Part III: Misconceptions and about the Pension Crisis and Solutions

Over the past several years all sorts of proposals have been made to solve the public pension crisis.  Many of these ideas have the benefit of being simple while creating the appearance of solving the problem.  Unfortunately they don’t address the pension deficit in any meaningful way.



Converting current and/or new public employees to a 401(K) solves the pension crisis. 

This is the preferred solution of free market conservatives and libertarians.  It’s galling that economically sophisticated advocates would propose a solution that is economic nonsense.  Shifting public employees to a 401(K) doesn’t do anything to reduce the unfunded liability.  The liability already exists and will require employer funding.   Government will still have to make contributions to retire the liability while simultaneously making matching payments to employee 401(K)s.   The 401(K) is simply a risk-shifting mechanism that puts the entire onus for funding retirement on the public employee.  Moreover, the 401(K) provides far less retirement security for the most vulnerable public employees, those toward the average and bottom end of the pay scale. 

Raising contributions to whatever level is required to fund the pension solves the crisis.

This is the preferred solution of retirees and many employee groups and understandably so.   The majority of retirees don’t have any realistic opportunities to increase their income.  While deeply troubled pension plans are unsustainable, retirees argue that the shortfall or insolvency is someone else’s problem to solve.  I know this is a hugely unpopular statement to make, but in the most seriously imperiled plans the retirees are going to lose part of their benefit.  Even worse, retirees will incur greater harm as time passes without a real solution.  In stark terms the pension crisis is merely a bankruptcy that has yet to be filed.  There’s still enough cash to pay benefits for a while, but these plans are economically bankrupt.  In fact the most poorly funded pension plans are so troubled that the taxes and fees that would be needed to dig out of the deficit would badly impair the ability of governments to provide other vital government services. 


Attract a lot more public employees, whose contributions to the pension plan would solve the problem.

Many public pension advocates have lamented that fewer and fewer current employees are “supporting” retirees.   They believe that public pension plans would be stable if there were many more contributions being made on behalf of young employees.  Most pension plans have aging populations, but even if they didn’t it wouldn’t solve the problem.  While more cash would come into the plan to pay current benefits, the long-term pension obligation would be growing to account for those additional employees, and that obligations would have to be funded as well as the existing liability.    It’s important to note here that public pensions aren’t “pay-as-you-go” plans in which each year’s contributions are used to pay benefits.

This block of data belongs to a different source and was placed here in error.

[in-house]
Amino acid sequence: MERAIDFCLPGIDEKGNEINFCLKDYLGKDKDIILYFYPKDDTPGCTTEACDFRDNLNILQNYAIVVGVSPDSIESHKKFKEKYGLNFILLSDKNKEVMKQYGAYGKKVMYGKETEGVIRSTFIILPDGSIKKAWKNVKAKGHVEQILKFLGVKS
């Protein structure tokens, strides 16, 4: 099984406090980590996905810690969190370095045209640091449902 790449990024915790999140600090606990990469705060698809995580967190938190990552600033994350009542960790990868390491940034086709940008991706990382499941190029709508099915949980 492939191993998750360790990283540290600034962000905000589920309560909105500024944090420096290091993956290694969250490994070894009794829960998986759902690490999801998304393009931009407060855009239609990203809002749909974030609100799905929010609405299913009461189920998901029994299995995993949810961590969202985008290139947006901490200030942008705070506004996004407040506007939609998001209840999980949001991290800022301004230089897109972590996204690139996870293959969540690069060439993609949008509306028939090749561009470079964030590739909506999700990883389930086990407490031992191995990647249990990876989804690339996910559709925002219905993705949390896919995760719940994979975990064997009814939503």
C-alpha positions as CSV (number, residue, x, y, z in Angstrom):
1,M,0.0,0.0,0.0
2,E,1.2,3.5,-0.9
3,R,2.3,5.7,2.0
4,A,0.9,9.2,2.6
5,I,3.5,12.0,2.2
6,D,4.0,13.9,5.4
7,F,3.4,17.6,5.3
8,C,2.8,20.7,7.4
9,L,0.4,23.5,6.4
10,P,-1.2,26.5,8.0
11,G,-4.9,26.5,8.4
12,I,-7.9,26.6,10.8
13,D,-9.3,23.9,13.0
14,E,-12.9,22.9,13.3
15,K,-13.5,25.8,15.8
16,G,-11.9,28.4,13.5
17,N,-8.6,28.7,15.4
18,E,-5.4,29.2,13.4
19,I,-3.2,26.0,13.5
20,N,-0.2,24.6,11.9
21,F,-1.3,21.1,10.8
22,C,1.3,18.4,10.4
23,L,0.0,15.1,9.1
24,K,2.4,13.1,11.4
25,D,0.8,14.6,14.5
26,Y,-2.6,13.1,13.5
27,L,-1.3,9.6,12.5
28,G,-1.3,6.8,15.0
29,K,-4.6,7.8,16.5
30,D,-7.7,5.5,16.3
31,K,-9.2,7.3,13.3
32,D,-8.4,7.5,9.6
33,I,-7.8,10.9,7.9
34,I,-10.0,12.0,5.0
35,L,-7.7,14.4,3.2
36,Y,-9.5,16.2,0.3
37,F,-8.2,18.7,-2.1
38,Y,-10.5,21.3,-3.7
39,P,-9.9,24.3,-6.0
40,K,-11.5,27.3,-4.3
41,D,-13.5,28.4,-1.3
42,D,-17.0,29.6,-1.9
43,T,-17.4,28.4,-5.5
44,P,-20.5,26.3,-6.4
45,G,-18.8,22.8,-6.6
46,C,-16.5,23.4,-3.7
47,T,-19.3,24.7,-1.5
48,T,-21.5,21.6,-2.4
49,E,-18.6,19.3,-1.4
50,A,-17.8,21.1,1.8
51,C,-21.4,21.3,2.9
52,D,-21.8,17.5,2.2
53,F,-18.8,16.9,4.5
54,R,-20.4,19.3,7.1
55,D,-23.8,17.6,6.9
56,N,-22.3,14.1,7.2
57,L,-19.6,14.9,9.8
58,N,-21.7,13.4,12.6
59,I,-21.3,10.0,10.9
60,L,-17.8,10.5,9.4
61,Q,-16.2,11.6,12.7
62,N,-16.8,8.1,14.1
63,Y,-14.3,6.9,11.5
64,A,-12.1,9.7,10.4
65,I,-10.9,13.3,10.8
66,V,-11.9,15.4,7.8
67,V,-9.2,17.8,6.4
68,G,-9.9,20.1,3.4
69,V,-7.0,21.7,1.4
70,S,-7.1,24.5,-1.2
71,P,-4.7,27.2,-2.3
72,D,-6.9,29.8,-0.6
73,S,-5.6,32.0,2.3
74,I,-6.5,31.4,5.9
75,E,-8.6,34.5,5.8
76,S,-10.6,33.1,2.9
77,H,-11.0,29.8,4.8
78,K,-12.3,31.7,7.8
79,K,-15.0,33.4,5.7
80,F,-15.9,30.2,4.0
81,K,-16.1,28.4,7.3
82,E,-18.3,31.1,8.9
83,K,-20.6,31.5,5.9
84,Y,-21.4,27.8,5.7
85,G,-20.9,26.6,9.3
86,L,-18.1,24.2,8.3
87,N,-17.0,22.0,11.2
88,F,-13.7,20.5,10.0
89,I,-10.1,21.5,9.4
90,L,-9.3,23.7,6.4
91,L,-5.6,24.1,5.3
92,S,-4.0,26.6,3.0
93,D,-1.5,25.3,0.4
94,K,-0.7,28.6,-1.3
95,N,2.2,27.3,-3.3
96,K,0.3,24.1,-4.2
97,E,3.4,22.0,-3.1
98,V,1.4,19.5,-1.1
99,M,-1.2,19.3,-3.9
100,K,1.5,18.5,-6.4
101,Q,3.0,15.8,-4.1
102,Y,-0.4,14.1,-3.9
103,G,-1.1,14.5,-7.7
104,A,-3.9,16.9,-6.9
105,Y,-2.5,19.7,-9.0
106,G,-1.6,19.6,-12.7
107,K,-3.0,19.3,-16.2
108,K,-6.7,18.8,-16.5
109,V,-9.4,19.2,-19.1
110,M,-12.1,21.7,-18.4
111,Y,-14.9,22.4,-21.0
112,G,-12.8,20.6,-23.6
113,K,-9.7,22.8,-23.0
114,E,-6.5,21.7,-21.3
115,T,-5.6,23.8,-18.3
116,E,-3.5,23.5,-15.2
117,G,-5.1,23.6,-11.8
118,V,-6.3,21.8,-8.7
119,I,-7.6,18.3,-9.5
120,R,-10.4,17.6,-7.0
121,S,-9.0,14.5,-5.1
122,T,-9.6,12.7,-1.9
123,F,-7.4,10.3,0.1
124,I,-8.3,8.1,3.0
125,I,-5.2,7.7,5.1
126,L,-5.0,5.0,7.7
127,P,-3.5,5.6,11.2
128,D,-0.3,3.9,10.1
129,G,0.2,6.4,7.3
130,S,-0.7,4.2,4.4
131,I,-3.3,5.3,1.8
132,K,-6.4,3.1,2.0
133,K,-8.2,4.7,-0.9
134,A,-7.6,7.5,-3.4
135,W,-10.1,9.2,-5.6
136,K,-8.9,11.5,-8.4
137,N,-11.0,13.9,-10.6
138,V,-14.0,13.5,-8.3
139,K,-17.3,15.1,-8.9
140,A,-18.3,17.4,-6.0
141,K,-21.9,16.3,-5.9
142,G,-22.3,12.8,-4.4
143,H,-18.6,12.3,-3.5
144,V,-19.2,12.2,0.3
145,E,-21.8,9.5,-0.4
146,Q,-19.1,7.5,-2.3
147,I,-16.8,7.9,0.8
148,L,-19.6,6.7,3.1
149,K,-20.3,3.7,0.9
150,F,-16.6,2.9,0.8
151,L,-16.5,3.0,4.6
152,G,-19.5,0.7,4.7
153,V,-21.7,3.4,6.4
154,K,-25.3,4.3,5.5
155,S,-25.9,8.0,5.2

A maturing pension plan isn’t an existential problem if an aging plan is properly managed over time.  If contributions and investment practices are adjusted as the demographics change, a pension can remain stable.  As I discussed yesterday, those adjustments have not been made quickly enough for many plans.

The beneficiaries of reasonably funded plans have nothing to worry about.

While a decently funded plan doesn’t present any immediate worries to its beneficiaries, these plans are also prone to trouble in the long run.  Many of these plans are all too willing to maintain unreasonably optimistic investment assumptions, and they carry flawed actuarial assumptions that are hiding the true extent of the liability.  They are governed by boards who are too willing to enlarge benefits or retirement formulae without proper funding. Many pensions in states where politicians with very short time horizons aren’t inclined to fund long-term responsibilities.  In other words, the same sins committed in the worst-funded plans have yet to surface in better-funded plans.  Far-sighted politicians, trustees, employee associations, and retiree representatives would insist on immediate reforms.  However, it’s not going to happen.  There’s virtually no evidence that pensions will be reformed before they reach a state of crisis.


Tomorrow we will look at reforms that would address the pension crisis.

Wednesday, October 11, 2017

Part II: Public pension beneficiaries have reason to be angry, but anger won’t solve the pension crisis

Part II: Public pension beneficiaries have reason to be angry, but anger won’t solve the pension crisis

Public pensions are short $3.5 trillion to $4 trillion in assets required to fund the estimated long-term cost of paying beneficiaries their future benefits.    That’s a big number, but it’s very misleading.  The coverall figure includes many public pensions that can address any deficit with a moderate set of reforms and consistent funding and have plenty of time to close funding gaps and meet their promises to public employees and retirees.  However, there are about dozen large plans and many smaller plans that are so woefully underfunded that they no longer have the time or financial resources to bring their plans into balance without major reforms.  As these deeply troubled plans continue to pay benefits for retirees, they are virtually guaranteeing that today’s working public servants will get not getting anything close to a decent pension, and some retirees will lose a substantial amount of their benefits.